Global debt levels have reached new records both in dollar terms and in relation to GDP.
Countries with very high gross debt to GDP include Japan, Belgium, Portugal and Greece. Emerging market debt is relatively low and Australia is towards the low end except in relation to household debt.
Global debt is not as a big a concern as headline numbers suggest & debt to income ratios will tend to rise through time simply because of saving & investing.
A key sign to watch would be a broad based rapid rise in debt along with a generalised surge in asset prices. At present this is only evident in pockets globally.
“It’s not what you own that gets you into trouble, but what you owe.”
Excessive debt tends to be at the centre of most scare stories regarding the investment outlook – whether they relate to China, public debt in developed countries, corporate debt in the US or Australian household debt. The standard debt related scare story runs something along the lines of “we have lived beyond our means. Any attempt to prevent a debt implosion won’t work or will just delay the inevitable. Divine retribution will get us in the end!” One big debt scare that gets wheeled out is that total global debt outstanding has reached a new record high of nearly $US200 trillion and either that on its own or in combination with any significant rise in global interest rates will trigger the next crisis. To be sure problems with debt or a desire to reduce it are part and parcel of most financial crises and economic downturns. And total global debt has indeed reached record levels. But that’s not the same as saying another financial crisis is imminent. This note looks at the main issues.
Global debt – first some facts
Excluding the debt of financial companies like banks (to avoid double counting) total gross world public and private debt is around $US170 trillion. That is a record high big scary number but it’s meaningless unless it’s compared to something. An obvious comparison is to income levels and the best guide to that at an economy wide level is GDP. Again new records have been reached with gross world public and private non-financial debt rising to a record of 235% of global GDP.
Since the global financial crisis (GFC) the climb in overall debt has been due to rising public debt in the developed world (DM) and rising private debt in the emerging world (EM). The rise in developed world public debt reflects GFC related stimulus programs and the failure to turn budget deficits into budget surpluses post the GFC.
The next table compares total debt for various countries.
Total gross non-financial debt outstanding, % GDP
There are some qualifications to the table. For example, because of public investments in debt via sovereign wealth funds, central bank reserves, etc, net public debt is usually well below gross debt. In Norway net public debt is -274% of GDP and in Japan its 128% of GDP. So gross debt data exaggerates the total level of debt. But as an overview:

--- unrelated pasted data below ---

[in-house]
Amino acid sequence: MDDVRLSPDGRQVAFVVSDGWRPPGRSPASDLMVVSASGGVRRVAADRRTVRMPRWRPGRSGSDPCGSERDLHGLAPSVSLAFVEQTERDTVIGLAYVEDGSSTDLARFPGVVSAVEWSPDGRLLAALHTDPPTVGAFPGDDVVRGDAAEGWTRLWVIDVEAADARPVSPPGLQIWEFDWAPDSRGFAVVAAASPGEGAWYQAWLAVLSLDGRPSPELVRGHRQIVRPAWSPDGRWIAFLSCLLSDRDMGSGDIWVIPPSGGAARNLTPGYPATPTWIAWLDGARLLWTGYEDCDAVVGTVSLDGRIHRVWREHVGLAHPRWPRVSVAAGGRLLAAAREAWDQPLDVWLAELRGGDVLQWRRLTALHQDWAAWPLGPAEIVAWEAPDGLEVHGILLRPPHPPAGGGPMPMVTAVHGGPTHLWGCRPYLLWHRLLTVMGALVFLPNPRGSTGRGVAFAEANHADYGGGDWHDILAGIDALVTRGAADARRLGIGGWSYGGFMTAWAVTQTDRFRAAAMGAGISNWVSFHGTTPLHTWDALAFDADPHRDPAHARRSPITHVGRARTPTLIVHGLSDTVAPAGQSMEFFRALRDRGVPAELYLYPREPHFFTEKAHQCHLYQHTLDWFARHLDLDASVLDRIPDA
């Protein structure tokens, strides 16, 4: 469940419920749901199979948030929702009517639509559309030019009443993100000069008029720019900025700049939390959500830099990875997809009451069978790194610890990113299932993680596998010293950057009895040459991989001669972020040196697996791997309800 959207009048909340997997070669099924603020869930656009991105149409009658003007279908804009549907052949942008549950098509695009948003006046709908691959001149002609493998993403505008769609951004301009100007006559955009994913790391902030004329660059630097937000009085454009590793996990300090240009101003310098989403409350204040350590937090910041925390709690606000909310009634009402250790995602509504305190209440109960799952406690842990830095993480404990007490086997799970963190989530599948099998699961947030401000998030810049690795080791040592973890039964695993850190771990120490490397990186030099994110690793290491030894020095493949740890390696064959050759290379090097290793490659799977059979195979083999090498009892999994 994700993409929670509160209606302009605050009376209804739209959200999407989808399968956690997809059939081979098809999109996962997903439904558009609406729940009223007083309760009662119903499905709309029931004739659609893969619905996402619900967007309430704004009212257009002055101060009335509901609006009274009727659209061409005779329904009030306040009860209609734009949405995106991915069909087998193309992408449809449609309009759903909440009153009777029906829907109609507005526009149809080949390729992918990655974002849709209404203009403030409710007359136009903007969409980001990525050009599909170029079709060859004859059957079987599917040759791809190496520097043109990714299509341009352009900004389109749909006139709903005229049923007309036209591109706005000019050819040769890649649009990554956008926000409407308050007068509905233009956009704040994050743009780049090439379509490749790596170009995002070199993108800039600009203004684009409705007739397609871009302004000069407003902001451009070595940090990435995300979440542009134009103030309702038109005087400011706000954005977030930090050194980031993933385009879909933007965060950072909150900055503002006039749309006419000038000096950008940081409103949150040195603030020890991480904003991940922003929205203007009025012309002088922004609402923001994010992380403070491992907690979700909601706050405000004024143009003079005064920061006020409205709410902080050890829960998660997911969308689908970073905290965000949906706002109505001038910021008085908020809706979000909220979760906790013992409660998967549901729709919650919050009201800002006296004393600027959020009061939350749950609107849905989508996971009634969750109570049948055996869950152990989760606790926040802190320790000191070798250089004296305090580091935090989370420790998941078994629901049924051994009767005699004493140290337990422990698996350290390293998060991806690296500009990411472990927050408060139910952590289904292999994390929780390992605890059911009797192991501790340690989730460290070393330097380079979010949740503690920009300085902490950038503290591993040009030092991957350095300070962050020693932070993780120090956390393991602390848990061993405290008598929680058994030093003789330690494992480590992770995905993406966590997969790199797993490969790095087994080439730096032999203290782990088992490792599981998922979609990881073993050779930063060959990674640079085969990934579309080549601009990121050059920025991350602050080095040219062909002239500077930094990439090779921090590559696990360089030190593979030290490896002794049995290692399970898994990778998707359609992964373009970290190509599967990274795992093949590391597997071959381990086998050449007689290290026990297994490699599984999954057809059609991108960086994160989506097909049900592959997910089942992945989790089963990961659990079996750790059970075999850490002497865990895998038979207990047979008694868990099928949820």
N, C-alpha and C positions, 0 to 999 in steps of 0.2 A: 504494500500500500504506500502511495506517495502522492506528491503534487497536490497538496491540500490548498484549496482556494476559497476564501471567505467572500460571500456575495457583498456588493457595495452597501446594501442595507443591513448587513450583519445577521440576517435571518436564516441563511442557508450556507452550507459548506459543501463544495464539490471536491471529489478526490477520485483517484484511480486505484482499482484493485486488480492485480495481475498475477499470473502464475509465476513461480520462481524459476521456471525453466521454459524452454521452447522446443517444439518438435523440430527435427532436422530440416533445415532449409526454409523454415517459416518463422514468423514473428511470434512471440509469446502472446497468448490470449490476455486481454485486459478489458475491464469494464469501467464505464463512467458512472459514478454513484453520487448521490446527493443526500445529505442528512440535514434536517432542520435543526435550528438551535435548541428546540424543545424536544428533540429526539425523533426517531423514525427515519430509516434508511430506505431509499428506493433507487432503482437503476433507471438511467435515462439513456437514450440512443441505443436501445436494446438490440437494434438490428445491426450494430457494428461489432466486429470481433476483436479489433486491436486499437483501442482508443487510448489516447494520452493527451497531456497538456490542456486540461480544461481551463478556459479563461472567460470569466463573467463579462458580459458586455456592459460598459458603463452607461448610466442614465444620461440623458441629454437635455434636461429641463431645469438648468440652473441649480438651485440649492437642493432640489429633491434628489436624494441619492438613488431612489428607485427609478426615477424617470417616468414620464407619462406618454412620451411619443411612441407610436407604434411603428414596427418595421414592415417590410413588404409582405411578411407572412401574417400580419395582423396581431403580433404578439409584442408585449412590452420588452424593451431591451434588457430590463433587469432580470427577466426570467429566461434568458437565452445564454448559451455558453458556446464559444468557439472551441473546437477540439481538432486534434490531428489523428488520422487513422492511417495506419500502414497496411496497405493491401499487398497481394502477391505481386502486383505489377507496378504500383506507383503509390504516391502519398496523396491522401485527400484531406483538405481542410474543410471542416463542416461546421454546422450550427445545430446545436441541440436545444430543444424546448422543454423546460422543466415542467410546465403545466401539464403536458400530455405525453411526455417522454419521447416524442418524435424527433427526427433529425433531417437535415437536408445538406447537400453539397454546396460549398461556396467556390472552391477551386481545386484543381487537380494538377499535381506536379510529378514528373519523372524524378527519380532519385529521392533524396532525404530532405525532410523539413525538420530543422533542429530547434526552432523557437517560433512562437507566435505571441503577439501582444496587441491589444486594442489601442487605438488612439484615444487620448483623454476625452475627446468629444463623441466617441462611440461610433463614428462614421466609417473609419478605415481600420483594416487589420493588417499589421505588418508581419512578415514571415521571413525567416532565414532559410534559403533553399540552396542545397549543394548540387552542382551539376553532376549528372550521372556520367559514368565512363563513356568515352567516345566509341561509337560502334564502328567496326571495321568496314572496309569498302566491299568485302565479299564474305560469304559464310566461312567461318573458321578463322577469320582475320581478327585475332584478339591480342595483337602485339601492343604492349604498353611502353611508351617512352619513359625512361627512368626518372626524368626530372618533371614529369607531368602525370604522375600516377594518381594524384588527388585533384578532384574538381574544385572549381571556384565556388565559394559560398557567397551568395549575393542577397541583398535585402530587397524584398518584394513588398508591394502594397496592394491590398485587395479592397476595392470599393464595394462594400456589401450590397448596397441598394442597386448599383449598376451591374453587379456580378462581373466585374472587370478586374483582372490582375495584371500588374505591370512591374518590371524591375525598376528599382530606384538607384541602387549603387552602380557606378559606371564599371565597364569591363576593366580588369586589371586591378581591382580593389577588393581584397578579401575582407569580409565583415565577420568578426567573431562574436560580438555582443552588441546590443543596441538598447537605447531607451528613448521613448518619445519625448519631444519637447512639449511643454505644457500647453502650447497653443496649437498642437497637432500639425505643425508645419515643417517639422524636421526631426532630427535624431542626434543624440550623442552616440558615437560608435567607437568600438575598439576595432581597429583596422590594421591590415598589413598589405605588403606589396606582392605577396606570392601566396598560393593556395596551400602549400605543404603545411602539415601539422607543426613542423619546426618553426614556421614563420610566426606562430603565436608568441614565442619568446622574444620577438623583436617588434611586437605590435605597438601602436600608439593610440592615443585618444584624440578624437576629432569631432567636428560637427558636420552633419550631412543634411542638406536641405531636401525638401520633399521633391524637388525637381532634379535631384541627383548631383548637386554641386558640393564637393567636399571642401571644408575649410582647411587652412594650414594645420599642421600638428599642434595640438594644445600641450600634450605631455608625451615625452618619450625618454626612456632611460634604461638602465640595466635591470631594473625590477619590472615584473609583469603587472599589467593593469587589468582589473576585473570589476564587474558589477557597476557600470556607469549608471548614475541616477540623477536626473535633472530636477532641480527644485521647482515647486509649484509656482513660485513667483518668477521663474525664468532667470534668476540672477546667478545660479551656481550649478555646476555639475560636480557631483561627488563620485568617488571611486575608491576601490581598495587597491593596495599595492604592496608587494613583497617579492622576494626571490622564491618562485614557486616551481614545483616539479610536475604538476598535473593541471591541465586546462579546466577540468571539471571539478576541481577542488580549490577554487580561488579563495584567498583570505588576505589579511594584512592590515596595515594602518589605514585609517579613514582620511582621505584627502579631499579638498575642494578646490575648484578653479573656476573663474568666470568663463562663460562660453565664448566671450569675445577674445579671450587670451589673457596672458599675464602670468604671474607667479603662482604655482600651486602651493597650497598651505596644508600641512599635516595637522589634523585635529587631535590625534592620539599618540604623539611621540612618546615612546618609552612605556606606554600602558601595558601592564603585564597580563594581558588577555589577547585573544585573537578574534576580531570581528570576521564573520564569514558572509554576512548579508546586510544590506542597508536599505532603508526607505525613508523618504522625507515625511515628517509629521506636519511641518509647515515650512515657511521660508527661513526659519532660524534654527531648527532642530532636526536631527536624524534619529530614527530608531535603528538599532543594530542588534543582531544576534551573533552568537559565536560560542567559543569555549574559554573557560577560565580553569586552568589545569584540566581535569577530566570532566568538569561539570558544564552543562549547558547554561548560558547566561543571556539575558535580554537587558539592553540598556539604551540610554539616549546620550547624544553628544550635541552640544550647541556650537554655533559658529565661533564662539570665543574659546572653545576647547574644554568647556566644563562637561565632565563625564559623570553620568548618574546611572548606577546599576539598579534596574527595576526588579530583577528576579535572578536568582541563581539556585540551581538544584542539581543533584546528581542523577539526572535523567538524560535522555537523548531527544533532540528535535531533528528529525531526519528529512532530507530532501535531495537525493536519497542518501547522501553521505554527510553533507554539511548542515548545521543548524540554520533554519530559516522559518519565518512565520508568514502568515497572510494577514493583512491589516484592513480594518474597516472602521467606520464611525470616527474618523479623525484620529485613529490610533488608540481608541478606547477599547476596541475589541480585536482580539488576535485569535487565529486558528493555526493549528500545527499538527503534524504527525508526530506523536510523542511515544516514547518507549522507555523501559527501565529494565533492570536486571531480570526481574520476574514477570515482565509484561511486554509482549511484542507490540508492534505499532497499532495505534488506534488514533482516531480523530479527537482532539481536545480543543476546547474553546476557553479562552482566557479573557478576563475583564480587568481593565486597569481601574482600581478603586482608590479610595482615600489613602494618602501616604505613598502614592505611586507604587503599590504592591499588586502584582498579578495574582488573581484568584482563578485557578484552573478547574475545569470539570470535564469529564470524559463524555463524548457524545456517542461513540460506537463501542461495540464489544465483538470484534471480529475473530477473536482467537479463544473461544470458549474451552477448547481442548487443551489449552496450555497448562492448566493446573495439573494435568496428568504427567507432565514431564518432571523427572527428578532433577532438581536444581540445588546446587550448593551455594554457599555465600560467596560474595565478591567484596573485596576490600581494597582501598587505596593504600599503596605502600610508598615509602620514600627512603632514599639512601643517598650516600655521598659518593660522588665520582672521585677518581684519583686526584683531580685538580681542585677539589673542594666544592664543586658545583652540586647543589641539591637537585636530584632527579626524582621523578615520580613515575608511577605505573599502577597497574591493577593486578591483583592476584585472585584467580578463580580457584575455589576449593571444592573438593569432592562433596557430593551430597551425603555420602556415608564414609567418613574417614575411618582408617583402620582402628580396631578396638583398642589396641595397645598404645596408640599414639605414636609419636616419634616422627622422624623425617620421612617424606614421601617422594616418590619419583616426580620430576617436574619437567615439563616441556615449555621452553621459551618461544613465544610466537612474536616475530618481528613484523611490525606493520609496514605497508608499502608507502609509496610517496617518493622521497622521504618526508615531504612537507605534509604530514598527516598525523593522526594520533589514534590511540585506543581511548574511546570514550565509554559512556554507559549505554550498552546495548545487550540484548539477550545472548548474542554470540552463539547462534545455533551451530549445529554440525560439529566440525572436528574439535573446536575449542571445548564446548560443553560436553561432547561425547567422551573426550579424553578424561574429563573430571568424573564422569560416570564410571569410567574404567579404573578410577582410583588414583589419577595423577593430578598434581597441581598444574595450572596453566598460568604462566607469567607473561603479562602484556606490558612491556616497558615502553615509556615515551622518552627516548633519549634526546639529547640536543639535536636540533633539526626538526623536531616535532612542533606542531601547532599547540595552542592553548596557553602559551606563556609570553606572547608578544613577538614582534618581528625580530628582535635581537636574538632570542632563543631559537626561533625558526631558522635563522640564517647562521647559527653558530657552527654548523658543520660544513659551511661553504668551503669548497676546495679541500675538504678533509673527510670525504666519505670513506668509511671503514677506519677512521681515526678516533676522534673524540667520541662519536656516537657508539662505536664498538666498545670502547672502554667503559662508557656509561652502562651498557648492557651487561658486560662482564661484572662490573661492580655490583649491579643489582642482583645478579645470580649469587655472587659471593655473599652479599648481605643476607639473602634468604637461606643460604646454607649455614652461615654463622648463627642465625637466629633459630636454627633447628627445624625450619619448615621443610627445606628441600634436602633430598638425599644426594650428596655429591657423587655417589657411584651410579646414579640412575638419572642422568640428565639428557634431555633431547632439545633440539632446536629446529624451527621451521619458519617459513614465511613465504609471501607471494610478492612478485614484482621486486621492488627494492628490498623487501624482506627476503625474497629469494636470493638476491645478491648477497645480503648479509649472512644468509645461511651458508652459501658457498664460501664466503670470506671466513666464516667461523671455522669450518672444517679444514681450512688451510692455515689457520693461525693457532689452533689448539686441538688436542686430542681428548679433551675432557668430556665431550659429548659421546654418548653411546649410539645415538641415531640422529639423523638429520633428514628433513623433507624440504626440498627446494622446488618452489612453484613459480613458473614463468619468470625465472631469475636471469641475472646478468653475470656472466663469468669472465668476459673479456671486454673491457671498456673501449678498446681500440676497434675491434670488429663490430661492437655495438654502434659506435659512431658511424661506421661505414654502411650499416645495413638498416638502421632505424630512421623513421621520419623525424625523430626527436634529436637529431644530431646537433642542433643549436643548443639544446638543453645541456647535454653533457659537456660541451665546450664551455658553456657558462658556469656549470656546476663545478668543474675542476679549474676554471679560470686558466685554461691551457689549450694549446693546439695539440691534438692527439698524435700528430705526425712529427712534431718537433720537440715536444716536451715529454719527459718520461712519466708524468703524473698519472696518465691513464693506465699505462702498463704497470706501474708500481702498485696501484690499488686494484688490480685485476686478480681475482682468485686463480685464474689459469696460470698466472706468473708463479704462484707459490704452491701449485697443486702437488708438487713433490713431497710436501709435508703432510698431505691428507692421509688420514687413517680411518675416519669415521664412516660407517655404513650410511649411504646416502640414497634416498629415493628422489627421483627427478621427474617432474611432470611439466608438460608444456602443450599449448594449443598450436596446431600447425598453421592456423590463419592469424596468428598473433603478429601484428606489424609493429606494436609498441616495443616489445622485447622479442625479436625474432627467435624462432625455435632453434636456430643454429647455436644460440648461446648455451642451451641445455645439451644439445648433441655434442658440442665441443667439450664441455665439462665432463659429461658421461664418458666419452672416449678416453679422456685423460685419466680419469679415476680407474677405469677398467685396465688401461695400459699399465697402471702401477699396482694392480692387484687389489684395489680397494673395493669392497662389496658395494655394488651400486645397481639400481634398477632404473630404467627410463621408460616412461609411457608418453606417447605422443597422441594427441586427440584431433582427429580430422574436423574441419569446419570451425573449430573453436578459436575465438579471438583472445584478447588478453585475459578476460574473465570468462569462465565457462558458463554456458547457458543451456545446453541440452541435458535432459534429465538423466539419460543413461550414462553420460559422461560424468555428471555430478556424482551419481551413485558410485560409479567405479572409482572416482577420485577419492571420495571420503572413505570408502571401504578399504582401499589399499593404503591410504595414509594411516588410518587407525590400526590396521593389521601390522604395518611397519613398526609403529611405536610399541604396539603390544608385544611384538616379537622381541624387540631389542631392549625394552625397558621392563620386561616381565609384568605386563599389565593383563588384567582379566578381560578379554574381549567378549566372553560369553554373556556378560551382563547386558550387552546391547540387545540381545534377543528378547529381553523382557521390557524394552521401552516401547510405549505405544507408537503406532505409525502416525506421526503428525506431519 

Japan, Belgium, Portugal and Greece have relatively high total debt levels;
Germany, Brazil, India and Russia have relatively low debt;
Australia does not rank highly in total debt - it has very high household debt but its offset by low public & corporate debt;
Emerging countries tend to have relatively lower debt, but China is an exception given a high level of corporate debt.
But the bottom line is that global debt is at record levels even adjusted for GDP. As a result some fear that any rise in interest rates will immediately derail global growth. Excessive debt can also be associated with slower growth and a higher risk of a financial crisis. Of course it’s not that simple.
Debt, savings and income dynamics
Firstly, the relationship between income, savings and debt is more complicated that often portrayed. The Global Investment Strategy service of Bank Credit Analyst Research (a Canadian research house) recently illustrated this using some simple examples. Suppose there is an island with 100 people, each producing 100 coconuts a year. Here are three possibilities.
Case 1: Output is 10,000 coconuts with each person consuming 100. Saving and investment are zero and no debt is created.
Case 2: Each person consumes only 75 coconuts a year, selling the remainder to a plantation who buys them with a bank loan and plants them resulting in 2500 new coconut trees. Consumption is 7500 coconuts. Savings and investment are 2500 and debt has gone up by 2500 coconuts.
Case 3: Each person consumes 125 coconuts, by importing 25 each. Consumption is now 12,500 coconuts, savings is -2500 coconuts, investment is zero and the current account deficit is 2500. External debt goes up by 2500. This is arguably more risky if foreign islands decide they want their coconuts back!
The point is that debt can rise in an economy even if it lives within its means and invests for the future as Case 2 illustrates. No need for divine retribution here!
Reasons not to be too alarmed about record debt
There are several reasons not to be too alarmed by the rise to record debt levels.
First, the level of debt has been rising ever since debt was invented. This partly reflects greater ease of access to debt over time. But it also reflects the fact that the level of debt is a stock while income is a flow. Suppose an economy starts with $100 of debt and $100 in assets and in year 1 produces $100 of income and in each year it grows by 5%, consumes 80% of its income and saves 20% which is recycled as debt. At the end of year 1 its debt to income ratio will be 120%, but by the end of year 5 it will be 173%. But assuming its assets rise in line with debt its debt to asset ratio will remain flat at 100%. So the very act of saving and investing creates debt and rising debt to income ratios.
Second, China has led the surge higher in private debt in recent years but is an example of Case 2 where it borrows from itself. The main problem in China is that it has a very high savings ratio of nearly 50% of GDP and this saving is largely recycled through the banking system (partly because of a less developed share market) and this results in strong debt growth. But not much of this has gone into the Chinese property market (household debt is low) – rather it finds its way into corporate debt and investment. But this is largely matched by an expansion in productive assets and is really a reflection of fiscal policy and is subject to government support if there’s a problem.
Third, the rise in private debt in the emerging world is not that concerning as they, like younger workers, have a higher growth potential going forward than developed countries. Of course the main problem emerging countries face is that they borrow too much in US dollars and either a sharp rise in the $US or a loss of confidence by foreign investors causes a problem. But there are no signs of the latter and emerging countries seem to have weathered the rise in the $US since 2014 pretty well.